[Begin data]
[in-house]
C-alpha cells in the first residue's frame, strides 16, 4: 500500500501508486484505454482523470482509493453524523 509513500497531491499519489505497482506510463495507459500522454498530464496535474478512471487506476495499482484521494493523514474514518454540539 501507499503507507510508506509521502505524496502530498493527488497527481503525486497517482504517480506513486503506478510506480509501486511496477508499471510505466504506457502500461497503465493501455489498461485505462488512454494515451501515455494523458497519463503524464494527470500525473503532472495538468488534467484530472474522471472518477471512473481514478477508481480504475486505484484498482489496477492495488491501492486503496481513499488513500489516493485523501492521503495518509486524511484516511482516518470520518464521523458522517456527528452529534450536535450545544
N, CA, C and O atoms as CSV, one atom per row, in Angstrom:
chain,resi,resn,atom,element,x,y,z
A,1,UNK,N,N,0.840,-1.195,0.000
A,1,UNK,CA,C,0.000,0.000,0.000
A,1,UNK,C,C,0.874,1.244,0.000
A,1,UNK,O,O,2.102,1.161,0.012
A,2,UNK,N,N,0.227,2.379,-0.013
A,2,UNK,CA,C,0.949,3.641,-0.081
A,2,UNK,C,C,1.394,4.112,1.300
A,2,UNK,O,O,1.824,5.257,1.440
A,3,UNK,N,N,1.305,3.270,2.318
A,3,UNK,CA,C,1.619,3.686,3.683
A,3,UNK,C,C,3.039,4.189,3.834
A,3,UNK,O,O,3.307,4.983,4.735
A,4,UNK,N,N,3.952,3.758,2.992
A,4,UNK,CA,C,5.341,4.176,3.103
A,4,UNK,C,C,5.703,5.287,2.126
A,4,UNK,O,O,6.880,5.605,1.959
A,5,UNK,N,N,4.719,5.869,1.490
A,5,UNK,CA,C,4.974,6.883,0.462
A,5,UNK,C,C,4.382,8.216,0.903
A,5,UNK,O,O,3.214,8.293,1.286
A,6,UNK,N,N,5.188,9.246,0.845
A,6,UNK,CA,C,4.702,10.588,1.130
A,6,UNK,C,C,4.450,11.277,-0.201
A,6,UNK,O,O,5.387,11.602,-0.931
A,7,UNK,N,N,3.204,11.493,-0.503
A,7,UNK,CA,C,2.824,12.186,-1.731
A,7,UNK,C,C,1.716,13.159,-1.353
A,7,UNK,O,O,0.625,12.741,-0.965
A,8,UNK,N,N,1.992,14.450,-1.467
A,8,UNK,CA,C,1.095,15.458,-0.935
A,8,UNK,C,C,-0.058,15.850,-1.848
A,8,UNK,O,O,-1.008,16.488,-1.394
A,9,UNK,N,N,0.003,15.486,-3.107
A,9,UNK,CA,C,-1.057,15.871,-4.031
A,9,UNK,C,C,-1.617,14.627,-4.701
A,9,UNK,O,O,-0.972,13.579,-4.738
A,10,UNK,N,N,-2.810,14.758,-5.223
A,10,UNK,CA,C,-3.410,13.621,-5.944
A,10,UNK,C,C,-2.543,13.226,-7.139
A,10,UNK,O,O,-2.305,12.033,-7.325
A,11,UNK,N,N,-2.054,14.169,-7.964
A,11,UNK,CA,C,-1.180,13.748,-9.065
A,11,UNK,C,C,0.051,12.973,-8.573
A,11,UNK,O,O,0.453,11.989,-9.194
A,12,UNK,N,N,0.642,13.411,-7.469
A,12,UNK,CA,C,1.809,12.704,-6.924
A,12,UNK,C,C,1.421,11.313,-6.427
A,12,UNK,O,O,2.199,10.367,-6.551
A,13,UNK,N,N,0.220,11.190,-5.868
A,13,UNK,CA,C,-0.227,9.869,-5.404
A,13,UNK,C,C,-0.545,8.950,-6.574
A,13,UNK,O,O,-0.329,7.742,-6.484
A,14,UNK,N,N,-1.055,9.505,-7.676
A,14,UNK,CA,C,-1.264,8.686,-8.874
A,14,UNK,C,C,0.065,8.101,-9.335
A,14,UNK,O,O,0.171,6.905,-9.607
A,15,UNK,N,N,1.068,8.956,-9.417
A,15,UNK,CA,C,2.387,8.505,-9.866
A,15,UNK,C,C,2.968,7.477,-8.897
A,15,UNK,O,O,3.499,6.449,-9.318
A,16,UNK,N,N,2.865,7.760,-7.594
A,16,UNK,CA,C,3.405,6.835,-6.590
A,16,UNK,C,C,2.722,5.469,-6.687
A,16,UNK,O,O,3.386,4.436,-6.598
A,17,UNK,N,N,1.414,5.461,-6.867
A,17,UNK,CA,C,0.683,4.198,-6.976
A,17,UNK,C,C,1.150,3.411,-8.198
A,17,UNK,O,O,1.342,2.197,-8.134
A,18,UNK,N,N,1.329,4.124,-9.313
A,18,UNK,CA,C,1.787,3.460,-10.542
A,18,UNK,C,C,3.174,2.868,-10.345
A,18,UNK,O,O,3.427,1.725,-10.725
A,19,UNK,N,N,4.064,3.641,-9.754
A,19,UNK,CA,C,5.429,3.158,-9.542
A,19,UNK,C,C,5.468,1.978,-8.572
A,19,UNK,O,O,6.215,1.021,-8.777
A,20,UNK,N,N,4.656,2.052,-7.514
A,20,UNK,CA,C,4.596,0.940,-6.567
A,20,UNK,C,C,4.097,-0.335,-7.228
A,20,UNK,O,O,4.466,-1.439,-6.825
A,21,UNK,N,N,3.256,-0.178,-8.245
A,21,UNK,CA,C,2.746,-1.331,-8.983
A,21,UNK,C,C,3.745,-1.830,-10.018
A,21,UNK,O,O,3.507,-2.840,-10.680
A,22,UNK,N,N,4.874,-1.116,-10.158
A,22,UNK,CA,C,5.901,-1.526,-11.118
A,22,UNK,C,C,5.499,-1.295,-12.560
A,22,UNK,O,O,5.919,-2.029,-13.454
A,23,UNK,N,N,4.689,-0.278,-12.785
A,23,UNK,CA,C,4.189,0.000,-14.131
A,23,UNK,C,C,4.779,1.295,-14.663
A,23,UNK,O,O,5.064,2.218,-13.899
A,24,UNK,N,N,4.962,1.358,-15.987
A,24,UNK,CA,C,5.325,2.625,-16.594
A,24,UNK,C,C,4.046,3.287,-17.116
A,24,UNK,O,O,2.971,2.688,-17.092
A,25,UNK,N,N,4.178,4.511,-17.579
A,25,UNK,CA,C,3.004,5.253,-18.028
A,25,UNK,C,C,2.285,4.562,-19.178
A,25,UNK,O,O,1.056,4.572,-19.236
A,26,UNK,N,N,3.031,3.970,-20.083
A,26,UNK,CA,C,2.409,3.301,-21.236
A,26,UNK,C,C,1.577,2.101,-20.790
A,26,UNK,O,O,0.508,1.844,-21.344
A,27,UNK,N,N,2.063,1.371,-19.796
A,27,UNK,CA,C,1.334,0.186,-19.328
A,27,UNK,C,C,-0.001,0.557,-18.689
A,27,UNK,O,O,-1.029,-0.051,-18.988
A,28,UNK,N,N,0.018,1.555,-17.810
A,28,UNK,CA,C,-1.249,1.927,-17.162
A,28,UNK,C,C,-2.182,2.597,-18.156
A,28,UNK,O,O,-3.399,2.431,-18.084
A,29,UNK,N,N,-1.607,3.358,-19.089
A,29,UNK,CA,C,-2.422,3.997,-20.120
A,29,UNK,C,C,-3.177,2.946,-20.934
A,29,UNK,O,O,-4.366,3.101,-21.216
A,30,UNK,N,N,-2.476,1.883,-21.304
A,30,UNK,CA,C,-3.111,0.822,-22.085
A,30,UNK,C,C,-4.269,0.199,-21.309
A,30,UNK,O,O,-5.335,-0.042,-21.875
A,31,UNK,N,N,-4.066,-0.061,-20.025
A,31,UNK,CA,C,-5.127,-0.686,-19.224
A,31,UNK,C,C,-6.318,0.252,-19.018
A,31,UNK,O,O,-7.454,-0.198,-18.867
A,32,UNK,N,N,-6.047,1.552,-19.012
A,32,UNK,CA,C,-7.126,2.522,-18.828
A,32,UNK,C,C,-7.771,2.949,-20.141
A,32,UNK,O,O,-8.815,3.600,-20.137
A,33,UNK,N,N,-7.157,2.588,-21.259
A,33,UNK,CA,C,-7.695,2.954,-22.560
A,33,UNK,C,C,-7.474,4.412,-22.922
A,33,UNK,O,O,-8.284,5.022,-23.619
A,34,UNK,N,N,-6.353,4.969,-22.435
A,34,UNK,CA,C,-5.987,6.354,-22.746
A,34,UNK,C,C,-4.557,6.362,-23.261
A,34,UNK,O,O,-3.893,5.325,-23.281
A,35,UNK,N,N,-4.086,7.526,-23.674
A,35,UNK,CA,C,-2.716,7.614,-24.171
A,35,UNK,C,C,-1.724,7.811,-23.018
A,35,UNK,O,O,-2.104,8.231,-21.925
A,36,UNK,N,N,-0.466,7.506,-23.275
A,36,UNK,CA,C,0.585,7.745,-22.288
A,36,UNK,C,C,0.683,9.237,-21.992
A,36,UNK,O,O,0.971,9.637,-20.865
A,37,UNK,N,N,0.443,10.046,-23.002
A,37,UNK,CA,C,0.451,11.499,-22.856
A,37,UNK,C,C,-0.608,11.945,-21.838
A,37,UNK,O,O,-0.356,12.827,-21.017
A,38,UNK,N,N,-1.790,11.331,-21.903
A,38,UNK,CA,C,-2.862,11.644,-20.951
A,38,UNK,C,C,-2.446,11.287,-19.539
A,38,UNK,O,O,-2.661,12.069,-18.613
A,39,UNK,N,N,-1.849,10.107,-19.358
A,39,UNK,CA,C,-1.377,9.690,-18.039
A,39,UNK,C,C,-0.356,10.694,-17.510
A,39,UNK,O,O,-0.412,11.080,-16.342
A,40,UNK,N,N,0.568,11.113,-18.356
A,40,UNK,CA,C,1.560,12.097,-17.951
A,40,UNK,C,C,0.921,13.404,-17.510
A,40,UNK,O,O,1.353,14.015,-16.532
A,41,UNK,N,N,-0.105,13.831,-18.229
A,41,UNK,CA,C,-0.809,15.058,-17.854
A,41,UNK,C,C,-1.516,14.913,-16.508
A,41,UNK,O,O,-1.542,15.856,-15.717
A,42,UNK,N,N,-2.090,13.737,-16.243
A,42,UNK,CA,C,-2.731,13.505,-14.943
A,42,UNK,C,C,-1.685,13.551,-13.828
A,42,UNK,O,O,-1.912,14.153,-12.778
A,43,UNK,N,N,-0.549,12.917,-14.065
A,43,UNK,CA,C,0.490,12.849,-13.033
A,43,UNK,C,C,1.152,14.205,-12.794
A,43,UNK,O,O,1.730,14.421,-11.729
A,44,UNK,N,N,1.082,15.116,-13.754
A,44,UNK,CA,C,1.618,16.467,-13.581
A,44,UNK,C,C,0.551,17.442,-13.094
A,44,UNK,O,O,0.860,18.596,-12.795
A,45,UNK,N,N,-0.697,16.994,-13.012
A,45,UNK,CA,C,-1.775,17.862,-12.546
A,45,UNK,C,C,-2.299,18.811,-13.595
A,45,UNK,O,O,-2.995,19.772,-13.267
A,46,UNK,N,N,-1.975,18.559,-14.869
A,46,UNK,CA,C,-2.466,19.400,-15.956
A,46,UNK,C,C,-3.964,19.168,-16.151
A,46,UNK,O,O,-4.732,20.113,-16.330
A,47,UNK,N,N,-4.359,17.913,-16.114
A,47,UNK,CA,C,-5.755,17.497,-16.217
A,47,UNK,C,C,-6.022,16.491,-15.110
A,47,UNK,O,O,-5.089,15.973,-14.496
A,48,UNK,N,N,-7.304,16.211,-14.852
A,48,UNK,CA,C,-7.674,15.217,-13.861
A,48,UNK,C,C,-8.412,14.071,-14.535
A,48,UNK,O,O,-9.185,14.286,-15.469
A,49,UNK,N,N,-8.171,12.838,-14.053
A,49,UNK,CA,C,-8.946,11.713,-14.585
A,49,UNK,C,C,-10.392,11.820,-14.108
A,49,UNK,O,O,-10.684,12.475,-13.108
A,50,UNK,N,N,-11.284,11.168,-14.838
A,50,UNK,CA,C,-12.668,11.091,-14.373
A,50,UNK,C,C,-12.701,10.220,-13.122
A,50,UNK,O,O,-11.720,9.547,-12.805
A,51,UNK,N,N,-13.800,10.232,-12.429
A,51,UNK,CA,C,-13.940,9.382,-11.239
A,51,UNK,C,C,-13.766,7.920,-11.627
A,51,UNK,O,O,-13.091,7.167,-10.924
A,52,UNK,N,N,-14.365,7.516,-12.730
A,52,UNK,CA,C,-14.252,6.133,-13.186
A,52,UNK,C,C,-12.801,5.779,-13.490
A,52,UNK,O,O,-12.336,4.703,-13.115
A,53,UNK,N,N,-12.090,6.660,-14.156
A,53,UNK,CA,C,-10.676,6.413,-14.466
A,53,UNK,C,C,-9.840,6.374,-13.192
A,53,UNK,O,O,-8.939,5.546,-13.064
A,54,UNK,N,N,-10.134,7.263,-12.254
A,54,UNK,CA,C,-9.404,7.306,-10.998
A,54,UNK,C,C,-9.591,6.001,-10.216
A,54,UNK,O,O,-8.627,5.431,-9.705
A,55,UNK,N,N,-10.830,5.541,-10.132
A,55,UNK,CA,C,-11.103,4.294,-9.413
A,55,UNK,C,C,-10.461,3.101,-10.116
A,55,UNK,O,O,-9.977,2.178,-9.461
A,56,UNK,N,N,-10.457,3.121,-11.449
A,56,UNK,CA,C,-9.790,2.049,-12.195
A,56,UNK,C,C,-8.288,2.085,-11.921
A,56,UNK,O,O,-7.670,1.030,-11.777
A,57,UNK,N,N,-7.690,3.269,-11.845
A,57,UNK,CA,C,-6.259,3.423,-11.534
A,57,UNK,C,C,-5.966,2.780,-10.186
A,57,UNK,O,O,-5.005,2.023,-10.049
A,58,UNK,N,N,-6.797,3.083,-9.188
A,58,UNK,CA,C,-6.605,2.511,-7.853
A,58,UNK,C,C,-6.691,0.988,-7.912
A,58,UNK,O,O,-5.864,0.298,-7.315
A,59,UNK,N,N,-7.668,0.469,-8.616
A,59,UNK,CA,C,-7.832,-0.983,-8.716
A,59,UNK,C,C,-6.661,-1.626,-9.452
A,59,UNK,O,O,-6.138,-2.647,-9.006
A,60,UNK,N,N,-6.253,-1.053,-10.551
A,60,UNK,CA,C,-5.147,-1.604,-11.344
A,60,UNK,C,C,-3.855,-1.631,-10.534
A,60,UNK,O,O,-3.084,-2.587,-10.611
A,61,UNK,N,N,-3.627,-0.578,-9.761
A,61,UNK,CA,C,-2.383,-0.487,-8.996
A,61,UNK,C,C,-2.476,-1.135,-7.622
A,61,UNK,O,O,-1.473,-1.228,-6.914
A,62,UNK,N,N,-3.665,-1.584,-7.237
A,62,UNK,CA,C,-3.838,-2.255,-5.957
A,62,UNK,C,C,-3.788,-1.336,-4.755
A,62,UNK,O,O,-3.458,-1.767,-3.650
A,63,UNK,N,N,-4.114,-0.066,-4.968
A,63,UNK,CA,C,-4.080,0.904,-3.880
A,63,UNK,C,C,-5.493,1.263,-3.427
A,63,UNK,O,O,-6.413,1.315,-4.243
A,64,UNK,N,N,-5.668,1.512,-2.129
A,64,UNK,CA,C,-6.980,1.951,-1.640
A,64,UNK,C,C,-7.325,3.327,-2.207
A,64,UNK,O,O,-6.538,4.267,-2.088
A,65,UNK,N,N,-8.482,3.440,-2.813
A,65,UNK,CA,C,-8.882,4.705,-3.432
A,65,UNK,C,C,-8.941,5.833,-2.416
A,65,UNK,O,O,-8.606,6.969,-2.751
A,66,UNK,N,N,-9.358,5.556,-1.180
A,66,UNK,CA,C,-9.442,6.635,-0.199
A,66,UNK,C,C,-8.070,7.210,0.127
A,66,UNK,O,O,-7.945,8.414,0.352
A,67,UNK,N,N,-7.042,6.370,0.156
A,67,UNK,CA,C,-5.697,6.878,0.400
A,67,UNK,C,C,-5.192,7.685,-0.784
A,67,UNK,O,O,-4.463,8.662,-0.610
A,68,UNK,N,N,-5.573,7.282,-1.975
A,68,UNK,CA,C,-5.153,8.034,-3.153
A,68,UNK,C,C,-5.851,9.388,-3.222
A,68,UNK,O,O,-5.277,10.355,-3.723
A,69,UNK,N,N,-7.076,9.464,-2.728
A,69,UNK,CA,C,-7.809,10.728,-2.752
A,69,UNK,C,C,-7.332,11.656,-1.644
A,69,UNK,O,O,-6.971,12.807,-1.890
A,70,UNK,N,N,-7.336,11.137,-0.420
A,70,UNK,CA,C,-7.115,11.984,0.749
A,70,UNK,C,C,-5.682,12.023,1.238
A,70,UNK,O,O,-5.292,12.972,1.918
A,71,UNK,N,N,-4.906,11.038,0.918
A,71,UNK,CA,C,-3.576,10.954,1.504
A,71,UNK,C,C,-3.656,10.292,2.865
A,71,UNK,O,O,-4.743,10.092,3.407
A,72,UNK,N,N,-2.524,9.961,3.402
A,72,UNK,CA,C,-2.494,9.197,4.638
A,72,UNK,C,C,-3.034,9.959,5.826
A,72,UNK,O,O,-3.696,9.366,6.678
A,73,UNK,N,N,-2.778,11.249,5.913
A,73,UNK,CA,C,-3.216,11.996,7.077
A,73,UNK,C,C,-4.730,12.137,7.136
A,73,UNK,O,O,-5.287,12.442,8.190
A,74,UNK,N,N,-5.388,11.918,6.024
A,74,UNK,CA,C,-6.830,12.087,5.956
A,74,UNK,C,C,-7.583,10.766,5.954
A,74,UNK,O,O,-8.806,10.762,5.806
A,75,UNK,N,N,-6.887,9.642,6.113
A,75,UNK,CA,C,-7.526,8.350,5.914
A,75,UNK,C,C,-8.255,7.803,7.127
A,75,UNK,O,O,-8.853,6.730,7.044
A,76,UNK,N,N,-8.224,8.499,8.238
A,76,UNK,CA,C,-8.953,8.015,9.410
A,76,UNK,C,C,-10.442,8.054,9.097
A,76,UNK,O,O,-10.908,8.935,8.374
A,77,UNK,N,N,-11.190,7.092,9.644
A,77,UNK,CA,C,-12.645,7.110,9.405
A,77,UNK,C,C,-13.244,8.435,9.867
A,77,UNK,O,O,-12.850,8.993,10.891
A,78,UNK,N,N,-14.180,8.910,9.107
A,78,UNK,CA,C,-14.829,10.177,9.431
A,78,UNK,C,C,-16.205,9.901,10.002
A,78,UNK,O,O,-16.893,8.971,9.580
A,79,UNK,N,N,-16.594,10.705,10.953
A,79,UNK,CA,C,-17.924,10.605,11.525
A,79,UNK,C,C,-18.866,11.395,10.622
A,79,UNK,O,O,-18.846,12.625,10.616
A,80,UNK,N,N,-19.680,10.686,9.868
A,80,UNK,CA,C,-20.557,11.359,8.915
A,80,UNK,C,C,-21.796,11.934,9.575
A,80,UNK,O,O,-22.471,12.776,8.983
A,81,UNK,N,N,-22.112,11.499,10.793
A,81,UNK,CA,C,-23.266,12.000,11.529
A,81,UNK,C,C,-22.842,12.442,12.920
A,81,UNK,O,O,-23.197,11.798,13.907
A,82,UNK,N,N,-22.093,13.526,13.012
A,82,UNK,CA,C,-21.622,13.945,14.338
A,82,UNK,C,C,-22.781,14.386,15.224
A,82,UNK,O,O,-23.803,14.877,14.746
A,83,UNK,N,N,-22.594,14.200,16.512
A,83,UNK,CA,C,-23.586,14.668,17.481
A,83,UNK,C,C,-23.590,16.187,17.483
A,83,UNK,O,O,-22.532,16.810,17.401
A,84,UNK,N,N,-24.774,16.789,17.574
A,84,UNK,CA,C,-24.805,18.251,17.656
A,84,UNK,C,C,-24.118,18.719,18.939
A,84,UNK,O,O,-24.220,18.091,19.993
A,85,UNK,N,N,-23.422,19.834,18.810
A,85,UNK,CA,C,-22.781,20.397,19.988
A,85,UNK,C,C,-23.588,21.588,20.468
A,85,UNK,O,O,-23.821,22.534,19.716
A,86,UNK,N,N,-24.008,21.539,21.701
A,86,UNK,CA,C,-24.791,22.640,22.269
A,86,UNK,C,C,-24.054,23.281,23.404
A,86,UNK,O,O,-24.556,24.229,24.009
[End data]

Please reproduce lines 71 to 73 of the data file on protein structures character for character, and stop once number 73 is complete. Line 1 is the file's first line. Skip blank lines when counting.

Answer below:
A,17,UNK,C,C,1.150,3.411,-8.198
A,17,UNK,O,O,1.342,2.197,-8.134
A,18,UNK,N,N,1.329,4.124,-9.313